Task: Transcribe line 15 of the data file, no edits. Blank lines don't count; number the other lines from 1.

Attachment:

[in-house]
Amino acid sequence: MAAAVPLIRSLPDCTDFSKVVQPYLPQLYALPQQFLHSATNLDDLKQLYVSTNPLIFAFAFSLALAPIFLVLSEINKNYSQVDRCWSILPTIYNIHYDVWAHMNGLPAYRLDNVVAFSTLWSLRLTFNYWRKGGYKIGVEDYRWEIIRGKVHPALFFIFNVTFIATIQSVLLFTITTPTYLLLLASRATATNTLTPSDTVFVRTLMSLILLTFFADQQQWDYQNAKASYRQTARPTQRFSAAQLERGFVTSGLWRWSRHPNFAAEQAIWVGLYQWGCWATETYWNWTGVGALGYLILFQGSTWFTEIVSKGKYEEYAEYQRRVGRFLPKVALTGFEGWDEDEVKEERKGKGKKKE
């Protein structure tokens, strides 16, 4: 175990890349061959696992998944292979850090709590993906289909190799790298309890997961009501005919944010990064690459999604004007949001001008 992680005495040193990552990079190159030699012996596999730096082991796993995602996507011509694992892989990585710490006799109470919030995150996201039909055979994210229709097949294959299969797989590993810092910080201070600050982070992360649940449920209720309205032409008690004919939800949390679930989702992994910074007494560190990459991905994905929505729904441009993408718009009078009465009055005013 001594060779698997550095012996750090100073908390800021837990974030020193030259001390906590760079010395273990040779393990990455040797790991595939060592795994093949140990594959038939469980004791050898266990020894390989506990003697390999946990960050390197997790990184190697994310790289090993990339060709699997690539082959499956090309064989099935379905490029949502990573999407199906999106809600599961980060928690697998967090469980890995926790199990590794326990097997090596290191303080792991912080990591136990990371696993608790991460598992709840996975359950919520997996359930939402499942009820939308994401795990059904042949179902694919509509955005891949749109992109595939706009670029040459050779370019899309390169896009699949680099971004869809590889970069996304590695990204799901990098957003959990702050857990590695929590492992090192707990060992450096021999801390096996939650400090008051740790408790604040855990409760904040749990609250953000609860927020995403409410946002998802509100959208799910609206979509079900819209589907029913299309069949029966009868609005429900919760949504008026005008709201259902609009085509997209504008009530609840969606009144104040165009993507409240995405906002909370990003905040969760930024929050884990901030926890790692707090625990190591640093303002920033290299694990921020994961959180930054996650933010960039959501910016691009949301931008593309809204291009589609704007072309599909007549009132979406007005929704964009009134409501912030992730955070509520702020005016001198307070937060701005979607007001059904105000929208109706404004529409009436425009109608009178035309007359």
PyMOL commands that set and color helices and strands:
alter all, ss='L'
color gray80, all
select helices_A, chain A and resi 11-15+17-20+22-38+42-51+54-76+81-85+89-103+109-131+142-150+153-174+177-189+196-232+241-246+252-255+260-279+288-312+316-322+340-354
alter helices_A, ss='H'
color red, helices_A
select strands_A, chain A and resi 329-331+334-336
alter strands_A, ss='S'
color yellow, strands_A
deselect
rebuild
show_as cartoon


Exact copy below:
show_as cartoon